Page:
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Joseph Scarbrough launched what he called "The Scarblog" as a way of cataloging his work over the years, as well as going into greater detail of things on his mind (known as "Unfinished Thoughts").

Saturday, March 18, 2017

Even Nick Park Gets It

Quite some time back, I wrote an entry about how sometimes the more flawless and pristine you can make puppets look, the more artificial they appear. As I mentioned, there's a certain warmth and edge in whatever imperfections you may see in puppets (seams, arm rods, pilly fleece, among others) that somehow makes them seem more real and believable; thoughts on the matter seem to differ among puppetry aficionados.

Interestingly enough, this doesn't just apply to puppetry, but also animation as well. Nick Park, the creator of the lovable plasticine duo Wallace & Gromit, and other animators at Aardman Animation, share the exact same mindset, that it's the imperfections that give the characters their warmth and realness - hence why whenever you watch any of the Wallace & Gromit films (or, really, any of Aardman's work), you often see the fingerprints and thumbprints on the characters. For Nick Park, it also goes beyond just a sense of warmth for the characters, but he also feels this is a way of showing a little bit of the artist themselves in their art. I don't even know if the layperson would even understand that, but I definitely think I do: as long as I've been watching and observing anything Muppets for almost all of my life, I can kind of see a little bit of Don Sahlin in the puppets he's built, or Kermit Love, or Caroly Wilcox, or Ed Christie.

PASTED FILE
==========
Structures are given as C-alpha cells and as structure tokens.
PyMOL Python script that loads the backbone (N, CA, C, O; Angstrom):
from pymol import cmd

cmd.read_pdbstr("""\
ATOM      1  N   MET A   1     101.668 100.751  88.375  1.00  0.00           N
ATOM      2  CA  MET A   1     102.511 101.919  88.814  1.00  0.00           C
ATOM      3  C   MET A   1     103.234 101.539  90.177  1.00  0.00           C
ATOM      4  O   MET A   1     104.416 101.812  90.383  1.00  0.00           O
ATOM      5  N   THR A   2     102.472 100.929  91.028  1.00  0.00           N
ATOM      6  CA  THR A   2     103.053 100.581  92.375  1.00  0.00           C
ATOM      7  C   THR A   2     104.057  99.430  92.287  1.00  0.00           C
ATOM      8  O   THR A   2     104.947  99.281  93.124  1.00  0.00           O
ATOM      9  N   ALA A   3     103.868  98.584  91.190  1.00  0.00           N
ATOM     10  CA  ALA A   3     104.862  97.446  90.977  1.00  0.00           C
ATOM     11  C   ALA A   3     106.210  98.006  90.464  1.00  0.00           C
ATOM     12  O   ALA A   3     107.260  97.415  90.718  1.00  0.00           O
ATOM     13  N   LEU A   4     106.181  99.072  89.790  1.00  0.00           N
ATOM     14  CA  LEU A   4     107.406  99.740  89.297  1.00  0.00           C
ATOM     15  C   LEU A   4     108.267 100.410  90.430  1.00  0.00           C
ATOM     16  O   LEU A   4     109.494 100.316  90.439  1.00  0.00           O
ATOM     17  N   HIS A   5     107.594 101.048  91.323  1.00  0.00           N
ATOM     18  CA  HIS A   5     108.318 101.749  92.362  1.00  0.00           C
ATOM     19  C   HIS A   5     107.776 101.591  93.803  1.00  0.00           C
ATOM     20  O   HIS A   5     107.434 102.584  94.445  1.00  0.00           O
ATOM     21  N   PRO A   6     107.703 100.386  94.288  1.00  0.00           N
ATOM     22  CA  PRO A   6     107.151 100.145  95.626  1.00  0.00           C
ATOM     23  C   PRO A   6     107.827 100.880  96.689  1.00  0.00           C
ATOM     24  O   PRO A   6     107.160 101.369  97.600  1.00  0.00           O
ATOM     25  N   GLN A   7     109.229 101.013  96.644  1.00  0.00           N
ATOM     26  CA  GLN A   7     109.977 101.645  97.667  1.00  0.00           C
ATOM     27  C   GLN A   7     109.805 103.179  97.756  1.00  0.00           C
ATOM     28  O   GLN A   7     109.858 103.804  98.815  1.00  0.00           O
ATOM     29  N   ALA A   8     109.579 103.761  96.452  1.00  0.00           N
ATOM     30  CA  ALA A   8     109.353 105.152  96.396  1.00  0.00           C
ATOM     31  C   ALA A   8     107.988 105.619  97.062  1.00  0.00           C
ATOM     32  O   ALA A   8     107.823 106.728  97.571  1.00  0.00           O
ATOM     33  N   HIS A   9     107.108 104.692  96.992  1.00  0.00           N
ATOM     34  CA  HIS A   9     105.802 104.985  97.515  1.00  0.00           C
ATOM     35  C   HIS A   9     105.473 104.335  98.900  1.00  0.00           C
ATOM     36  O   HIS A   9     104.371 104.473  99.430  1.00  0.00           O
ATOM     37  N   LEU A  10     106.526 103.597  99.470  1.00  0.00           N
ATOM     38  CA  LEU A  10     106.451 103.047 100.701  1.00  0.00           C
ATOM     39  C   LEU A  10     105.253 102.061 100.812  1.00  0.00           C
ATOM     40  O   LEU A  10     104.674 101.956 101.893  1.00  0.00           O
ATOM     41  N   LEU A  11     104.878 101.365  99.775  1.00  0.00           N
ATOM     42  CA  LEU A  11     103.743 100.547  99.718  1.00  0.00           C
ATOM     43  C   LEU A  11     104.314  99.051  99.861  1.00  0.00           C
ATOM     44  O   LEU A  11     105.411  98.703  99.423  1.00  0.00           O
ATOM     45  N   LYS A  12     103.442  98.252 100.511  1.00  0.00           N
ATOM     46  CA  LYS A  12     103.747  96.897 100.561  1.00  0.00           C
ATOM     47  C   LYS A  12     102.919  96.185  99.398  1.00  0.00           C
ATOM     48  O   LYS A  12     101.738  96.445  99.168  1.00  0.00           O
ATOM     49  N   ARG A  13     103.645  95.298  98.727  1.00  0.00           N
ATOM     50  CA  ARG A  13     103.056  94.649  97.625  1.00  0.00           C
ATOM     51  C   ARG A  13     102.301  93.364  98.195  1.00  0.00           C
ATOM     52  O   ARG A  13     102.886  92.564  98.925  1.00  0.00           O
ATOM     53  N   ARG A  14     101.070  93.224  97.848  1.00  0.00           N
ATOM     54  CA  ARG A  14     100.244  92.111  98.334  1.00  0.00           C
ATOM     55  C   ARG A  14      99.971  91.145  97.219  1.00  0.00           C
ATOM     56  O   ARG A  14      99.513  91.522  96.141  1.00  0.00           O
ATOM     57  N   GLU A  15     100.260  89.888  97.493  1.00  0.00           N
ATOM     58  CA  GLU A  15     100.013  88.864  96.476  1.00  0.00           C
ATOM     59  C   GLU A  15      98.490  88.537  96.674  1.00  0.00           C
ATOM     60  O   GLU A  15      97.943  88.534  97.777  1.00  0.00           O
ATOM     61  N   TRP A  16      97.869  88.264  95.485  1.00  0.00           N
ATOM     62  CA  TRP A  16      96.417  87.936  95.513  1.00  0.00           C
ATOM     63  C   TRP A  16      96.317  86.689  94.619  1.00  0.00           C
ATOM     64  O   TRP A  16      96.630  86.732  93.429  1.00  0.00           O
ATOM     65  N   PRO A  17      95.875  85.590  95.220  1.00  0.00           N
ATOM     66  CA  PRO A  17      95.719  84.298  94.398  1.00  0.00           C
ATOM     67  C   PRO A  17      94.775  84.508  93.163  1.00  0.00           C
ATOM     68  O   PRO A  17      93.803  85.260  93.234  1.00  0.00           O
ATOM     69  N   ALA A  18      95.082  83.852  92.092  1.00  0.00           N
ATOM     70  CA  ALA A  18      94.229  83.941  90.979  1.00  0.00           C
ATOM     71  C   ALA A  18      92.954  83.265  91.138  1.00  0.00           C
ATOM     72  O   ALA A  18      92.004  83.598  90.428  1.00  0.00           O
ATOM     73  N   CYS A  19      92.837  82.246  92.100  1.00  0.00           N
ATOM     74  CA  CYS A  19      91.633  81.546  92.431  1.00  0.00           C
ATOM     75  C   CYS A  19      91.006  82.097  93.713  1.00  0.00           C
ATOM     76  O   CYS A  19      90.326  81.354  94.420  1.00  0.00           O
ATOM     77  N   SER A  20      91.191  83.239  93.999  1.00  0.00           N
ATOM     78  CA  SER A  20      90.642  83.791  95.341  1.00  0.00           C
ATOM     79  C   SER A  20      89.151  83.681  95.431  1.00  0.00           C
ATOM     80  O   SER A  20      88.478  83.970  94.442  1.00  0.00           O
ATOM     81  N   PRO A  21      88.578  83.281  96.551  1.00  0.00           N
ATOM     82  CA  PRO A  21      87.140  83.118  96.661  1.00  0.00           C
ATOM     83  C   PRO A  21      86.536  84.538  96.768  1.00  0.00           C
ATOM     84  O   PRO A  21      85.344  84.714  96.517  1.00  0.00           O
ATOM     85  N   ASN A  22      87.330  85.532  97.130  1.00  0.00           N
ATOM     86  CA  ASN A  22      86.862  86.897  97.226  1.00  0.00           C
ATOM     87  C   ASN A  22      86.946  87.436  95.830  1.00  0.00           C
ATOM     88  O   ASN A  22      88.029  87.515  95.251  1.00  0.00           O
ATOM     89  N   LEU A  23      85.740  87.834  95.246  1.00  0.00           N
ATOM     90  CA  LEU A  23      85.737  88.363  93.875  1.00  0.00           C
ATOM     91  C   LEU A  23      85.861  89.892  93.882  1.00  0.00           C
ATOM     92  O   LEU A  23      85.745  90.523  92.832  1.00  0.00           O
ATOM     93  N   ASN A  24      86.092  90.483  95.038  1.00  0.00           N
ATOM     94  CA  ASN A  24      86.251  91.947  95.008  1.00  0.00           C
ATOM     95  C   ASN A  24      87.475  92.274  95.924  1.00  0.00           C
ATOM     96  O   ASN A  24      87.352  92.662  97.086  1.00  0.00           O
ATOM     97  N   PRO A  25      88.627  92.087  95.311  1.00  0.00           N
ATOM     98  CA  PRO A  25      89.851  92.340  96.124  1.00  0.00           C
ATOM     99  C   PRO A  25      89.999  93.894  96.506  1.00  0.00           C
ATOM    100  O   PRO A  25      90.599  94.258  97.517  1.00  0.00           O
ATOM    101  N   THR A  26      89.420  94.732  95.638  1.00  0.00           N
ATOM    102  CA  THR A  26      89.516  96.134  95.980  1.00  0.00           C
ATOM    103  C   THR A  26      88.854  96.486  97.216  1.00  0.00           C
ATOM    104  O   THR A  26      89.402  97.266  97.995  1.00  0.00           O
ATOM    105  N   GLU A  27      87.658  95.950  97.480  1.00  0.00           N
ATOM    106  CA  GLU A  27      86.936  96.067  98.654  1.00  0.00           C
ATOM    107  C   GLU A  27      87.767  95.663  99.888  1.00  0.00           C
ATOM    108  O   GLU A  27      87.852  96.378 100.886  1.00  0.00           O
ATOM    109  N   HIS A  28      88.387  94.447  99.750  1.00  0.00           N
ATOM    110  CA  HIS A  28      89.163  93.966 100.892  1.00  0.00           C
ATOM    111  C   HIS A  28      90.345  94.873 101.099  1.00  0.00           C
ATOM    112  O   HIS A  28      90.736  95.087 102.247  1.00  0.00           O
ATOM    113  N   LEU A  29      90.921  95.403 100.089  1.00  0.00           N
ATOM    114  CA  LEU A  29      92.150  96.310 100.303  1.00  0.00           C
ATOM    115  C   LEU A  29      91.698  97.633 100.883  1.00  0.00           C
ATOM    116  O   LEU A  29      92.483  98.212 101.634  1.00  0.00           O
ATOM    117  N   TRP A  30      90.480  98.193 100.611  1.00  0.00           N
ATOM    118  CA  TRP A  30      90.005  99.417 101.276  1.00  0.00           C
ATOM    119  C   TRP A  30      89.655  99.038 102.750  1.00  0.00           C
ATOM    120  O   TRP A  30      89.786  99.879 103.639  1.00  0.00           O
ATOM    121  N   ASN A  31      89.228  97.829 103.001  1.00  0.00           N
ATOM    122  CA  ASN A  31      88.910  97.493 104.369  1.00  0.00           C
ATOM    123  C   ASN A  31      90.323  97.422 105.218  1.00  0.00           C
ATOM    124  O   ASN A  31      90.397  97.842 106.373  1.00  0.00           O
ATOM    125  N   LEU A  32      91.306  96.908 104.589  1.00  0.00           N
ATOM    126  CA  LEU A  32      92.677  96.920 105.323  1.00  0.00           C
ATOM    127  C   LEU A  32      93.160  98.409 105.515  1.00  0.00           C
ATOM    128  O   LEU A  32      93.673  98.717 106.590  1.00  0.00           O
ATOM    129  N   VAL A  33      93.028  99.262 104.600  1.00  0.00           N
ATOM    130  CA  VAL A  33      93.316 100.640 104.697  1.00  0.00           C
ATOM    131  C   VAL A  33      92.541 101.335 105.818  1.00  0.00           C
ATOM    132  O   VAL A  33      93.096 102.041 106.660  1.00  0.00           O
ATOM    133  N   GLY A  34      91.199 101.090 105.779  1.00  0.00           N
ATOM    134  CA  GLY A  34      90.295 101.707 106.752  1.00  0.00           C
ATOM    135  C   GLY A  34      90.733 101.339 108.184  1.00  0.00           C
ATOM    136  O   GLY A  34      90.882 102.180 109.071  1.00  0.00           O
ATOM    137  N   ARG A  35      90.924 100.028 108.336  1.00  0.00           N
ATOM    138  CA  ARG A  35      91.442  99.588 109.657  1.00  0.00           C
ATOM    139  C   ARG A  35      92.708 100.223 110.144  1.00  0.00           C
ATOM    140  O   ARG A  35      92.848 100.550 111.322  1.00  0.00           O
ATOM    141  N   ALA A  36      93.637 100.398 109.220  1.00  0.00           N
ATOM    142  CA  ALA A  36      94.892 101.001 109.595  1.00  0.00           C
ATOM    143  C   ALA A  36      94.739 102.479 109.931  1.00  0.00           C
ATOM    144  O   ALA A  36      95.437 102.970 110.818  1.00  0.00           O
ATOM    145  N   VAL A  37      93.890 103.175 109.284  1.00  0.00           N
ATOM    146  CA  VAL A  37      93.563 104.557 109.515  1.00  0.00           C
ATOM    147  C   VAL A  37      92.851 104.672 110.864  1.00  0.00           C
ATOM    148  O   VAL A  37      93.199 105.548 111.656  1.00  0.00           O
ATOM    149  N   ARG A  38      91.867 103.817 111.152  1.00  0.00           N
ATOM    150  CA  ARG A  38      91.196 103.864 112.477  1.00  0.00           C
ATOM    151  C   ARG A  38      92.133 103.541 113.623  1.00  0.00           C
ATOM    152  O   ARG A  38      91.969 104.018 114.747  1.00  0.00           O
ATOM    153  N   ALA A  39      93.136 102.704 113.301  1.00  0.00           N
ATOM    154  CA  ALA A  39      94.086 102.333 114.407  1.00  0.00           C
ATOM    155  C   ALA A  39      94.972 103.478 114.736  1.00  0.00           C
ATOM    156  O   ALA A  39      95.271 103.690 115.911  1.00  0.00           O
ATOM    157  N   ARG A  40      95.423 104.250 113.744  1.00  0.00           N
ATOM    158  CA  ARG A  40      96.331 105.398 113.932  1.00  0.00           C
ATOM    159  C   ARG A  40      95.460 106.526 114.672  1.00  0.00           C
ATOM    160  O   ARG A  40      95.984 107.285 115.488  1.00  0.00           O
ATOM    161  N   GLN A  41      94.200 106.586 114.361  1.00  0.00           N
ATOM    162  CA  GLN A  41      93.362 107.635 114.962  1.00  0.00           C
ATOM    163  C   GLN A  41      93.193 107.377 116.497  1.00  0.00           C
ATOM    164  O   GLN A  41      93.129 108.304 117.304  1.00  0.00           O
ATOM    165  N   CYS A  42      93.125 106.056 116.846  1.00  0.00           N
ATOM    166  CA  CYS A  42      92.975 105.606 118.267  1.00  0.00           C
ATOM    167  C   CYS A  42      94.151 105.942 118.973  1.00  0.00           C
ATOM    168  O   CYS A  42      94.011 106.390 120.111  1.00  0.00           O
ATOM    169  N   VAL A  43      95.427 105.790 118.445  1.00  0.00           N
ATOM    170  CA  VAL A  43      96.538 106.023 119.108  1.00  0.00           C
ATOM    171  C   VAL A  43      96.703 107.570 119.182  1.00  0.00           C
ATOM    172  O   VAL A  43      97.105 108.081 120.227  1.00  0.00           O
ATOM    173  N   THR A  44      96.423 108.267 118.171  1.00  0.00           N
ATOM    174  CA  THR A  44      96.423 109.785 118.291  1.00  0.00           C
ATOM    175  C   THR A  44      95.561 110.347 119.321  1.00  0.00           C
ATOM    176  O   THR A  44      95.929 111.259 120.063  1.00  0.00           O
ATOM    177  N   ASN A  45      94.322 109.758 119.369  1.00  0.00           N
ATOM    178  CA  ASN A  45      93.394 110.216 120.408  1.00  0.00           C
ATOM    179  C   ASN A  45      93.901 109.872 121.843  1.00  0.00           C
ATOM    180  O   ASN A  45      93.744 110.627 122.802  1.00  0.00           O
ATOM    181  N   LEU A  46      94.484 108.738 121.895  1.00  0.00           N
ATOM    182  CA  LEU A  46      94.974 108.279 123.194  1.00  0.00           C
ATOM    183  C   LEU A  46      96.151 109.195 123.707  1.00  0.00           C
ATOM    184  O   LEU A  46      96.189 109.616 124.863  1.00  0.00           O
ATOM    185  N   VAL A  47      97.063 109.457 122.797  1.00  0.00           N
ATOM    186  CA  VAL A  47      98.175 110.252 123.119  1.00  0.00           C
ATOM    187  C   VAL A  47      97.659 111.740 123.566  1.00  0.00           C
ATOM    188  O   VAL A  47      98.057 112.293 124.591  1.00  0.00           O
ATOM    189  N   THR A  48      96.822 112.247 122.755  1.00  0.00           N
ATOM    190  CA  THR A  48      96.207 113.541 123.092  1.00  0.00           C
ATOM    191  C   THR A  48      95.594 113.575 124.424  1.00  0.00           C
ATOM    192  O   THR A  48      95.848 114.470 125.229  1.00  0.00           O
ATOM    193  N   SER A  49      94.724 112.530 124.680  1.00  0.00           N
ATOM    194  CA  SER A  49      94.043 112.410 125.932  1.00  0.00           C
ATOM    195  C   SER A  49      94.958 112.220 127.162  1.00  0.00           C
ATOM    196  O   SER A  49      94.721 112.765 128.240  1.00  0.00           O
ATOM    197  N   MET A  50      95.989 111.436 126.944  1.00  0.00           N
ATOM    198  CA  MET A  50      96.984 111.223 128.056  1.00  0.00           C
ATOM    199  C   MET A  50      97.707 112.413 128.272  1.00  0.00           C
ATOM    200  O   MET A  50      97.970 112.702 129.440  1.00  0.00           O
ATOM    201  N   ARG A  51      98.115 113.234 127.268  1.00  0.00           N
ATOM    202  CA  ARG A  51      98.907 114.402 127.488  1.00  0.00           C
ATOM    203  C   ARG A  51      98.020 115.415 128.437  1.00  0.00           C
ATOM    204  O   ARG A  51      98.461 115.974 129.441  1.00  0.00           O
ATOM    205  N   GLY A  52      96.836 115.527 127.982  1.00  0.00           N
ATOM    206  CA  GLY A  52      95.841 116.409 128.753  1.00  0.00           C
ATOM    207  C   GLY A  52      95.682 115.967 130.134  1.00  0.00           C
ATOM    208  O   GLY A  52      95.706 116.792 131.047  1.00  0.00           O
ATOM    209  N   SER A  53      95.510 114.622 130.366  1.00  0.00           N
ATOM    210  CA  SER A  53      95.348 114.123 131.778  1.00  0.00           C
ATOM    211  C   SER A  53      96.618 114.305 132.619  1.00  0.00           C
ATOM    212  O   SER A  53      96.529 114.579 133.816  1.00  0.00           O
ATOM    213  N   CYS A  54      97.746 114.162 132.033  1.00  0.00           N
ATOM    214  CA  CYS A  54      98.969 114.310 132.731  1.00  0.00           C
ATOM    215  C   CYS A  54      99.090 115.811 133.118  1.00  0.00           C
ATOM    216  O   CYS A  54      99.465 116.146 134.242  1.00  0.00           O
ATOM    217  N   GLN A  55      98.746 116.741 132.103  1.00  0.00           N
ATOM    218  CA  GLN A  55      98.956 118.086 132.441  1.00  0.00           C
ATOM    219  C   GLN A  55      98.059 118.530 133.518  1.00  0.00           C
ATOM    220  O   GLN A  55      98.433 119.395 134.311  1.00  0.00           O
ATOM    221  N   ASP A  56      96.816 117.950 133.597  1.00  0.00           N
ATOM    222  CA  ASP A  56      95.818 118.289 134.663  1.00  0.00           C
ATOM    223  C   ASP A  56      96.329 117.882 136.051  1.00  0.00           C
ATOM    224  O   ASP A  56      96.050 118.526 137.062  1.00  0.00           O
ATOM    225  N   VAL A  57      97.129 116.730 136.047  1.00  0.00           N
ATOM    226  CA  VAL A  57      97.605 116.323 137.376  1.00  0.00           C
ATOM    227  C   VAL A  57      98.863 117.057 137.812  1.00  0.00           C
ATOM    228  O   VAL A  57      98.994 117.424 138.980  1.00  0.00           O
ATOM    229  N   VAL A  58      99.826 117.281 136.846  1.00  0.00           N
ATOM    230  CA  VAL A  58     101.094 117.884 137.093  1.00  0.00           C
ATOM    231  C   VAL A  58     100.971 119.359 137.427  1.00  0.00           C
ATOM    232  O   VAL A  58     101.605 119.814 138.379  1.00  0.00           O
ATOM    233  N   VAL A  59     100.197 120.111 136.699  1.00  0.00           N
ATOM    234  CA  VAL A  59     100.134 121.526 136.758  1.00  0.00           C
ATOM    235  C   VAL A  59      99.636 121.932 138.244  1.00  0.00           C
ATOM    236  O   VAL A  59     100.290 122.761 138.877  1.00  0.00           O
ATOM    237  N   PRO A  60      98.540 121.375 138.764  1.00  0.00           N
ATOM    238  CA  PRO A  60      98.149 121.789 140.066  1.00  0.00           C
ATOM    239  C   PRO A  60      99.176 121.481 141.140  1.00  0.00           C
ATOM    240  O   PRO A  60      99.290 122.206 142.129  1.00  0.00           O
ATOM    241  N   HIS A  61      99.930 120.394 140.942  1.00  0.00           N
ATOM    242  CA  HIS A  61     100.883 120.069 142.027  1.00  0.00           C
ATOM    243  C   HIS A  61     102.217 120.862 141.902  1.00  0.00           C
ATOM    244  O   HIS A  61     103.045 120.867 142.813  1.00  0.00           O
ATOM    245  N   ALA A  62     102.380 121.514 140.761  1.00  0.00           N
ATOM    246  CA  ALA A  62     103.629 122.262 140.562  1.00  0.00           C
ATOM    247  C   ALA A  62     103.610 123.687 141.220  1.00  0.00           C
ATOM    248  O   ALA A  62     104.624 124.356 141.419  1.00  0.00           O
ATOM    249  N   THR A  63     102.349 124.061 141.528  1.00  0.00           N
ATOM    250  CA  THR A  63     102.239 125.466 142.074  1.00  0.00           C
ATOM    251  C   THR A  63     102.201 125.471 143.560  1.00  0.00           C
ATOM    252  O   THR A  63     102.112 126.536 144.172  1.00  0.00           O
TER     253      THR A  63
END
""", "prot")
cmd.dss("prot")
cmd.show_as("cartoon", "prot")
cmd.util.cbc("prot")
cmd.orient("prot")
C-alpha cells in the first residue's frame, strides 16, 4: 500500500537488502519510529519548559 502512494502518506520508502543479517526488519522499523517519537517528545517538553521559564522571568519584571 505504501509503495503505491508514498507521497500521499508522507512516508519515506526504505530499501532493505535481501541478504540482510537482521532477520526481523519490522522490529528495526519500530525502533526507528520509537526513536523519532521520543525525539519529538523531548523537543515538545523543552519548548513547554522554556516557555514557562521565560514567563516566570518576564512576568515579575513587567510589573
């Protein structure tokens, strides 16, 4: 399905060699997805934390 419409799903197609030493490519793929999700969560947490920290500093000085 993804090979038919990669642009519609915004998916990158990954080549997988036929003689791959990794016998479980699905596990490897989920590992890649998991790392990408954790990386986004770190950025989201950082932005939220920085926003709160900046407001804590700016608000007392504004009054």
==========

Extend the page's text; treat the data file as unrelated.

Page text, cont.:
To get a better understanding of what I mean, here's a collection of WALLACE & GROMIT'S CRACKING CONTRAPTIONS shorts, as well as a behind-the-scenes featurette, in which you can hear Nick Park and his fellow Aardman artists discuss this very thing (starting at the 20:14 mark):

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